5 Reasons You Can Never Afford To Be A Photographer

There is always something in the way of your success. And there always will be.

I know. I’ve been there.

You may have a goal to put away a sum of money and use that to break free of the daily grind. That money will always disappear. The car will break down. The kids need something from school.

You may have a job you hate, and you struggle with it year after year waiting for your big break into photography. Yet that never comes. So the wait continues.

In both of these examples – and really if you look at every reason that is holding you back from photography – your reasons ultimately depend on money.

Emotionally you want to follow all of the experts advice, break free from the daily grind and work at you passion for the rest of your life.

Yet financially you just can’t get ahead. Your job gives you just enough to get buy what you need each week. Your spending habits mean you have to keep working – people depend on you.

And if you followed the experts advice, its easy. Simply spend less than you earn. The more you do it, the more you’ll save.

And that’s where the conflict lies.

We know in our minds we simply need to save. Yet if we want or “need” something, we simply buy it. And the cycle starts all over again.

With all of that in mind, here are 5 reasons your photography dreams may never be affordable … or attainable.

1. You are in denial

This is the easiest trap to fall into and where most people live on a daily basis. If you don’t admit to having a healthy financial picture that will allow you to do what you want, you don’t have to admit your failures. If you truly knew where you stand, you might have to change your habits and say no to some of the things you are currently doing. Who wants to do that?

2. You are a dreamer

There is a part of you that sees your future success. You can see yourself living the life of your favorite photography mentor. You know you’re good; success will ultimately find you. You just have to wait casually by until someone “finds” you and all of your troubles will wash away.

3. You have no family support

You dream of the day where you can live your life exactly how you choose. You even discuss your dreams with your spouse. Yet as soon as you’ve saved up $1,000 for investing into your photography business, it disappears because your spouse found a new desire. If they don’t see your dreams and are willing to sacrifice too, you’ll never get what you desire.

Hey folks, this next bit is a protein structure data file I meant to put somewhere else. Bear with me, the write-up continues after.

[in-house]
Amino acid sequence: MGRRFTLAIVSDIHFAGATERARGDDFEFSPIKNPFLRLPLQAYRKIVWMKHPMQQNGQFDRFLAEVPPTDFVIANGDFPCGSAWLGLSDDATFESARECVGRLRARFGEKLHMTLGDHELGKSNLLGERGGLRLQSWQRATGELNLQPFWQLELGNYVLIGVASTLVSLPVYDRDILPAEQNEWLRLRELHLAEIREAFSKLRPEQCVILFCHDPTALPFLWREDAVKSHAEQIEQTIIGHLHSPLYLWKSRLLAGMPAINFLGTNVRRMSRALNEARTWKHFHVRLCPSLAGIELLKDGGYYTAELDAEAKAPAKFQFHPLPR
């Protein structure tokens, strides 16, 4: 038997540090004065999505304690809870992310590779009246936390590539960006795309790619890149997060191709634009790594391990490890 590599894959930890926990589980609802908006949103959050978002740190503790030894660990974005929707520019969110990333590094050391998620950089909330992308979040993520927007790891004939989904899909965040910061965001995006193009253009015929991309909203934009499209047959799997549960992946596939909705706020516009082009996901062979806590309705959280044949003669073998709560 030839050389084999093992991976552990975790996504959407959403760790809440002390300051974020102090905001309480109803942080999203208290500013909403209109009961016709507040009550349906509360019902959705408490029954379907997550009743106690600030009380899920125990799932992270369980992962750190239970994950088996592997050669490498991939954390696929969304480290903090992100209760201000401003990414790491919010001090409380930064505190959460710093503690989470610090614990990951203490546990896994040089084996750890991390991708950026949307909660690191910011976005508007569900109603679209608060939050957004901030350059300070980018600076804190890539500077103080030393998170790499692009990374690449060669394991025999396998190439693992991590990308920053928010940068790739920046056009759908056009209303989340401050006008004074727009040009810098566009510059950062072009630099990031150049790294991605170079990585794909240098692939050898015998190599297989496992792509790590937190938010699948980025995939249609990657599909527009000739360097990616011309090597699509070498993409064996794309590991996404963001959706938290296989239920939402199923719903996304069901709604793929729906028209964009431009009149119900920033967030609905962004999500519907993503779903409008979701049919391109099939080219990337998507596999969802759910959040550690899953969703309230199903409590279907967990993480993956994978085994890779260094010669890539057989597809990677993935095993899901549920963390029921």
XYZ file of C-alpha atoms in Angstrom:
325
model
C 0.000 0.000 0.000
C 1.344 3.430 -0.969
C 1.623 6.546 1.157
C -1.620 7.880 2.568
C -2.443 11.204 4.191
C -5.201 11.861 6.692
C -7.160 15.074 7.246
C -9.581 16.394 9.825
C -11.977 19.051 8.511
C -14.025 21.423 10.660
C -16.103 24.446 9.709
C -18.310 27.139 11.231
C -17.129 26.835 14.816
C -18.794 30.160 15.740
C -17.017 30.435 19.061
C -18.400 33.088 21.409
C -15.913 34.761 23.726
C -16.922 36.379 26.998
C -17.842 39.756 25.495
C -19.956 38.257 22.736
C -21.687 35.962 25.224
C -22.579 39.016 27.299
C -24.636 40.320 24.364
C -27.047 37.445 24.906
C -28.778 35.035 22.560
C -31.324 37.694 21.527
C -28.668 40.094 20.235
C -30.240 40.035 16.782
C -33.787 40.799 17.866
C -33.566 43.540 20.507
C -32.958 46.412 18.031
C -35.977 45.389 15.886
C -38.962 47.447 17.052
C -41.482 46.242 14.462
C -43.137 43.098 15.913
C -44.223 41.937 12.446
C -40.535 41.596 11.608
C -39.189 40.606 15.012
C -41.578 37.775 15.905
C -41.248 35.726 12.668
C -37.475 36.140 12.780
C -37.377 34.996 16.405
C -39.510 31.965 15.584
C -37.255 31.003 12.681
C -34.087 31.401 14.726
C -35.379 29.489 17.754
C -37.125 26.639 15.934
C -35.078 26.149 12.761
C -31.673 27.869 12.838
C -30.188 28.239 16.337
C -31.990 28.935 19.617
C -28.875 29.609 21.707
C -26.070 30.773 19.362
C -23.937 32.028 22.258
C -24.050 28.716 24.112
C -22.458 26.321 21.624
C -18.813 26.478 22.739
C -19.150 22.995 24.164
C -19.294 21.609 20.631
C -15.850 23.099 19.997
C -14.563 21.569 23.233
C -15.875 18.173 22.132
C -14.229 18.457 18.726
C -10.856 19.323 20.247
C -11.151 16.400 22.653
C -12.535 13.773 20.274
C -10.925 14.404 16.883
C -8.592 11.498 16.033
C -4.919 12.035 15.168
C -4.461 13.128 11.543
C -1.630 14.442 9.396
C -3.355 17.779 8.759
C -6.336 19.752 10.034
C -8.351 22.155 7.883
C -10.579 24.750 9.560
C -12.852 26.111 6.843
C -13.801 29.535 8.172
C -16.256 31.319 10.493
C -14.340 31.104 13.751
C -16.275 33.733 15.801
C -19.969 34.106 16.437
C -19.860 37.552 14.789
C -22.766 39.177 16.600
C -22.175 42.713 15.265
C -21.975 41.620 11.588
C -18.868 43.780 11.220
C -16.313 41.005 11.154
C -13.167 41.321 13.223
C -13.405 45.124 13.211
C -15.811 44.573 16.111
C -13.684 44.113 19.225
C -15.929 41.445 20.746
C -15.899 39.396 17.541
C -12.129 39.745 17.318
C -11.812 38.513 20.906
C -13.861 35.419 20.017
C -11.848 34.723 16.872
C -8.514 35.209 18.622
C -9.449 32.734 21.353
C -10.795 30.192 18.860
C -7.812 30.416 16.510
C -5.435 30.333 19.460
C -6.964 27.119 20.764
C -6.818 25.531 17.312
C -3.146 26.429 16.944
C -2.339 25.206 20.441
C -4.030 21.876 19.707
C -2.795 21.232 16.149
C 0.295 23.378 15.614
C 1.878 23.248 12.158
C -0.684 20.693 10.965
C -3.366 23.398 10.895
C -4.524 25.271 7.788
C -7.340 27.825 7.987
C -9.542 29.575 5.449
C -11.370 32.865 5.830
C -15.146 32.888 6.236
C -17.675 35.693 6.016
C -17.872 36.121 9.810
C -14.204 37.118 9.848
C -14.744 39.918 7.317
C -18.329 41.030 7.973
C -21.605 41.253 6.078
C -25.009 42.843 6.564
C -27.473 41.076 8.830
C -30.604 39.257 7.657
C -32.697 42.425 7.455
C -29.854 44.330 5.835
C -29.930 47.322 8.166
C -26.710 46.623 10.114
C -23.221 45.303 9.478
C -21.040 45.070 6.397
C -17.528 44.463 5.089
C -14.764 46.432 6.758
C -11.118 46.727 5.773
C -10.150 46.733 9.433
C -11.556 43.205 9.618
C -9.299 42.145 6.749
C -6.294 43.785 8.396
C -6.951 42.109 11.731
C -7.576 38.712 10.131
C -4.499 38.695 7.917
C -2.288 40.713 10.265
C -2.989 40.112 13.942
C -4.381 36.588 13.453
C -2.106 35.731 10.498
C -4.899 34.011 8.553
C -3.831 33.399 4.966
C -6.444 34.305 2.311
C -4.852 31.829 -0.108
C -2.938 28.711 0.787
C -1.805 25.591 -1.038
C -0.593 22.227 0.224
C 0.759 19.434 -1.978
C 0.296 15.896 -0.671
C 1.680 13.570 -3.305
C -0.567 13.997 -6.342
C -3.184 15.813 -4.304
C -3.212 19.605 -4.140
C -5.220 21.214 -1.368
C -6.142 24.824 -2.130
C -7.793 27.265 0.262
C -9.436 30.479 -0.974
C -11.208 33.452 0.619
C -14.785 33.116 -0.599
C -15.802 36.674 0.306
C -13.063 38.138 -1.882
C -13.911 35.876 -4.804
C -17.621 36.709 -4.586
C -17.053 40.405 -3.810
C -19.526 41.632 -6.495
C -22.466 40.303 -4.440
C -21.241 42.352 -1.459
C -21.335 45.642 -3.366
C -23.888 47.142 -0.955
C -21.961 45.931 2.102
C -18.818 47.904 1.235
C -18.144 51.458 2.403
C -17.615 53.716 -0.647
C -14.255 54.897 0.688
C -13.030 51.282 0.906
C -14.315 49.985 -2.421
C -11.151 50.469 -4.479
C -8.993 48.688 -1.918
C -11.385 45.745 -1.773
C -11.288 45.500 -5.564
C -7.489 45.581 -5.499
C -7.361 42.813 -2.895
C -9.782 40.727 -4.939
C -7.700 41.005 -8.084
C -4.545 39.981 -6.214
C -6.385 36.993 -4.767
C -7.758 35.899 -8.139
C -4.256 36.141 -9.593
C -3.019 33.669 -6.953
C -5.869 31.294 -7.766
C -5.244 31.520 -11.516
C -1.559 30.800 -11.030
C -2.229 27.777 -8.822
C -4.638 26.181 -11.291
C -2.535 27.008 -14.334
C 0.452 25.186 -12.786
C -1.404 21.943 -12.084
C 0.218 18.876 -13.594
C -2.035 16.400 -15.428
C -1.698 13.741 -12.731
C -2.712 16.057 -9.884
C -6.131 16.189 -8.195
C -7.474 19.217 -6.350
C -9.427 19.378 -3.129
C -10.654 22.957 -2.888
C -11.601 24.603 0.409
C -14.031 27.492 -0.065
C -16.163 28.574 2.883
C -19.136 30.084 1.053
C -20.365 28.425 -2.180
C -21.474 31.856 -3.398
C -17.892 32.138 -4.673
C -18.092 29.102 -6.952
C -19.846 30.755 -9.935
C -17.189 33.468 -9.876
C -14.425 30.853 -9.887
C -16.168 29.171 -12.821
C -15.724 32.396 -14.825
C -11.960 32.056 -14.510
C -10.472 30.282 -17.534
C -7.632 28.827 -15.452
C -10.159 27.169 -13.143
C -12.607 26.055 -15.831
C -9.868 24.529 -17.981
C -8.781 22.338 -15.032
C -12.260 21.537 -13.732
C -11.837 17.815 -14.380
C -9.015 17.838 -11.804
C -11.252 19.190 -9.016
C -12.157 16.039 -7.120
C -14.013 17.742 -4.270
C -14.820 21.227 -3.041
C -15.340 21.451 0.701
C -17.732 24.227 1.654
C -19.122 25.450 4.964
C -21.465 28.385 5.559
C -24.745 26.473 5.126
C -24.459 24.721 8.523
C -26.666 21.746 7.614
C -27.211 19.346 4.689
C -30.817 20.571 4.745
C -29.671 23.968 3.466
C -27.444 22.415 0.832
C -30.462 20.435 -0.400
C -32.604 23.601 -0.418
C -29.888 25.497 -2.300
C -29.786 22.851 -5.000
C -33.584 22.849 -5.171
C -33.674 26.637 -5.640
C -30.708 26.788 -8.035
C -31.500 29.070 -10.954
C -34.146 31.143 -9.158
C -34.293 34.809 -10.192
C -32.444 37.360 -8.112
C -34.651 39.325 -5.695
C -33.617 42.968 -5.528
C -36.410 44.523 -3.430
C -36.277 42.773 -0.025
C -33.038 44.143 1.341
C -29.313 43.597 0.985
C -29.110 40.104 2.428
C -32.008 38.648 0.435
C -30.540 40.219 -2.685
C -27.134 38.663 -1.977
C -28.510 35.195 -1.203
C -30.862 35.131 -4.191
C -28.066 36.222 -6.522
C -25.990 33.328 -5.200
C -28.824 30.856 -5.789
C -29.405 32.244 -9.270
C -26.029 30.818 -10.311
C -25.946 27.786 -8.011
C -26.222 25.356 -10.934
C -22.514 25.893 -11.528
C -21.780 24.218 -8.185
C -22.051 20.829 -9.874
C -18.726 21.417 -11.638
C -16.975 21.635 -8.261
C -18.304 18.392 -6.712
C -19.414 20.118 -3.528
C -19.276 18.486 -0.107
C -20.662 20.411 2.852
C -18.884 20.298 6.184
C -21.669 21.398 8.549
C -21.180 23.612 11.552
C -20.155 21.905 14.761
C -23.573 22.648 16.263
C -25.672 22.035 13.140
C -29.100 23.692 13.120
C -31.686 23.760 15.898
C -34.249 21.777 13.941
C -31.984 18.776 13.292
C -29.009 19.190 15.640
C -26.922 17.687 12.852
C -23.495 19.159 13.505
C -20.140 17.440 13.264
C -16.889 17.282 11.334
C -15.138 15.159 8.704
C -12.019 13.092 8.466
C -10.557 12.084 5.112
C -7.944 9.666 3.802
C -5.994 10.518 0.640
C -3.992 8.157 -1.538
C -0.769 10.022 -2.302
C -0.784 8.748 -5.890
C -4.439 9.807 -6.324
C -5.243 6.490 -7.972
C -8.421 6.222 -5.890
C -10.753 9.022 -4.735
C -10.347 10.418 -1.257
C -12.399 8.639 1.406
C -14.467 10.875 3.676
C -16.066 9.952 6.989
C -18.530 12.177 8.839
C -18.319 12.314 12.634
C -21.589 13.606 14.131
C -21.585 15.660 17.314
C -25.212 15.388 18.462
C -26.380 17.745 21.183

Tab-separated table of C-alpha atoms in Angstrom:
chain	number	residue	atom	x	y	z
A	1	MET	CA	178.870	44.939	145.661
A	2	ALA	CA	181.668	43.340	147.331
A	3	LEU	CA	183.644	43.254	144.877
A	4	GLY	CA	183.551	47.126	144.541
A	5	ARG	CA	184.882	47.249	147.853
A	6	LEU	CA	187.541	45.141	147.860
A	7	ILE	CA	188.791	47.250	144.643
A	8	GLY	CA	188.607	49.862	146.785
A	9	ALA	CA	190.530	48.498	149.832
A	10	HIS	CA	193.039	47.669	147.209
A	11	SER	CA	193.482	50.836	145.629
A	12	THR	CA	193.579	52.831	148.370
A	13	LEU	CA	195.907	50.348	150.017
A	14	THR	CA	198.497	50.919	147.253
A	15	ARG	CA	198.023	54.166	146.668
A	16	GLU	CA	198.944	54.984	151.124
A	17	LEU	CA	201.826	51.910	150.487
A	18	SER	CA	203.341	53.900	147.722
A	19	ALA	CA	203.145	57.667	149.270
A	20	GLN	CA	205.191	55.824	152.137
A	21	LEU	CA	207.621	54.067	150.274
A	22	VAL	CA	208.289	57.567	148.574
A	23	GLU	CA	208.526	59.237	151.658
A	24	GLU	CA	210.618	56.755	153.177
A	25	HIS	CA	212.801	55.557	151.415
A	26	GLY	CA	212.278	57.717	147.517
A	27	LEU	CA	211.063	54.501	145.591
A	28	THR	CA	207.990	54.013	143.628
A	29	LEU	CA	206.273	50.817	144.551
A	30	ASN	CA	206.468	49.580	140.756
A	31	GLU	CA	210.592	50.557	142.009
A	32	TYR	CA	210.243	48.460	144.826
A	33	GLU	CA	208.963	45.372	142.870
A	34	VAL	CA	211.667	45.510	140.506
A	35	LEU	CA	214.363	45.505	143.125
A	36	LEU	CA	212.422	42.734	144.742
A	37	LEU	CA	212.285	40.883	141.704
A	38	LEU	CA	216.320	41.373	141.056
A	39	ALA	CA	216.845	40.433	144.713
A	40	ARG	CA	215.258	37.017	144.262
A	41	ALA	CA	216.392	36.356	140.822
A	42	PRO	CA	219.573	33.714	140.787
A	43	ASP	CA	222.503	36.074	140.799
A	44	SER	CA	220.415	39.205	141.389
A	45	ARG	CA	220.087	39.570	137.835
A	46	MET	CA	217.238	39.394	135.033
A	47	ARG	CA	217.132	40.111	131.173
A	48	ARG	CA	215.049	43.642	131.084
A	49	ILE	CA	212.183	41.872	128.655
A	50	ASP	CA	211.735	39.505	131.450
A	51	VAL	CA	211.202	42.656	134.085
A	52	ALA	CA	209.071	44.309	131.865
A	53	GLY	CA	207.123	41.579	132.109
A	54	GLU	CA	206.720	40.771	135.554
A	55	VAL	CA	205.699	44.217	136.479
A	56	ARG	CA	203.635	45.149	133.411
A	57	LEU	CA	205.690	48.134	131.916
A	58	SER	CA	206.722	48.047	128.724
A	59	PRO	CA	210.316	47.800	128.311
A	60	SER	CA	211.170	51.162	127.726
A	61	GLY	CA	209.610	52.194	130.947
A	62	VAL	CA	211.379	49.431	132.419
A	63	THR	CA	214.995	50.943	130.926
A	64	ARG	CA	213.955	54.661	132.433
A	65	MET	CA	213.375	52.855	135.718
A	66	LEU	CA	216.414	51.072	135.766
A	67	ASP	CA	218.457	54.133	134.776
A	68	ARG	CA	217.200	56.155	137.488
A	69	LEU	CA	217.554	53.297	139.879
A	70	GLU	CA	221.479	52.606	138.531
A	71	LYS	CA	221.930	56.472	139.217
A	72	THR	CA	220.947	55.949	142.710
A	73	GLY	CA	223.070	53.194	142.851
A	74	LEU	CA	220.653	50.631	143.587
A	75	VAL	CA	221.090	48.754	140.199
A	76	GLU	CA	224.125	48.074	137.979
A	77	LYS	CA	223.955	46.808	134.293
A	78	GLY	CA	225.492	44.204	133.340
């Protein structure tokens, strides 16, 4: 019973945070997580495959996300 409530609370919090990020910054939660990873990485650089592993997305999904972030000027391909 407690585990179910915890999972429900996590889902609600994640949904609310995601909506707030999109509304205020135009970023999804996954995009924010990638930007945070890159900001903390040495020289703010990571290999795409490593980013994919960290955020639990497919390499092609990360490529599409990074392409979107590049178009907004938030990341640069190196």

4. You have no budget

Budget, what’s a budget? The word is thrown around like everyone in the world has one. And it’s a great thing to talk about. Yet how many truly live within their budget. Budgets are boring, limiting and definitely depressing. They are great to have, look great on paper, but do little for you when your “needs” outweigh your budget. Its easier to ignore and do what you want.

5. You waste money

This is the easiest one to see and the hardest to control. Every day you waste money on a variety of things. You stop for coffee on your way to work. $4. You head out to lunch with the gang. $10. And on and on. It all adds up over time. $4 probably doesn’t seem like much. But if you figure 5 times per week, 4 weeks per month, that ends up being $80 over the course of a month. And $960 a year! Now we’re talking some serious money.

In many cases, when you start tracking what you do, it allows you to look at things in a slightly different way. And when you track it and learn from it, you can apply it to your life to get what you’ve always wanted. And start making a few changes.


1. Change

The first and most important step is being willing to change. If you have to sit down and talk with your spouse, do it. Come to an understanding about what is important to you and your family. Where do you want to be in five years? The only way to make a change is commit to making a change.

2. Set up multiple savings accounts

The easiest way I’ve found to save for the things I want is to make it happen automatically. I use ing for the sole reason I can set up all kinds of sub-accounts within my savings, allotting different amounts towards different goals. I have a car expense account, a travel account, college savings for my daughter, entertainment accounts and a whole lot more. Every month I have an amount automatically transfer into each account – if I don’t think about it, I’m more likely to save for it. Then at any time I can pop in there and see if I’m reaching my goals. I don’t spend it if its not there to spend. This is just one example – do whatever you need to do to separate things out and only spend when you’ve achieved enough to justify the expense.

3. Use cash only

Credit cards are easy to use. But the bills quickly add up – and the interest rates! Yikes. Very quickly your charge of a “few dollars” multiply, and you’re faced with multiple thousands in debt. Then you get into fees for overdrawn funds, late payments and more. But if you have money in your account, and you know how much you have to spend, cash allows you to get what you want without any of the penalties. Yes, you have to save and work up to the point you can pay cash. But it feels great knowing you have what you want at a price you can afford.

4. Cut your expenses

This is the easiest to understand and the easiest to do. Question yourself before you buy anything. Is this $5 popcorn at the movies really going to bring you closer to your goal? Enough said.

5. Education

Financing is boring. Budgeting is tedious. And the whole concept is anything but exciting. But the more you learn about it, the more you watch your money … and your dreams … grow, the more exciting it is. While you might have to live a few months or even years in a way you really don’t desire, it will lead to something much more exciting for your future. That should be reason enough to start it now.

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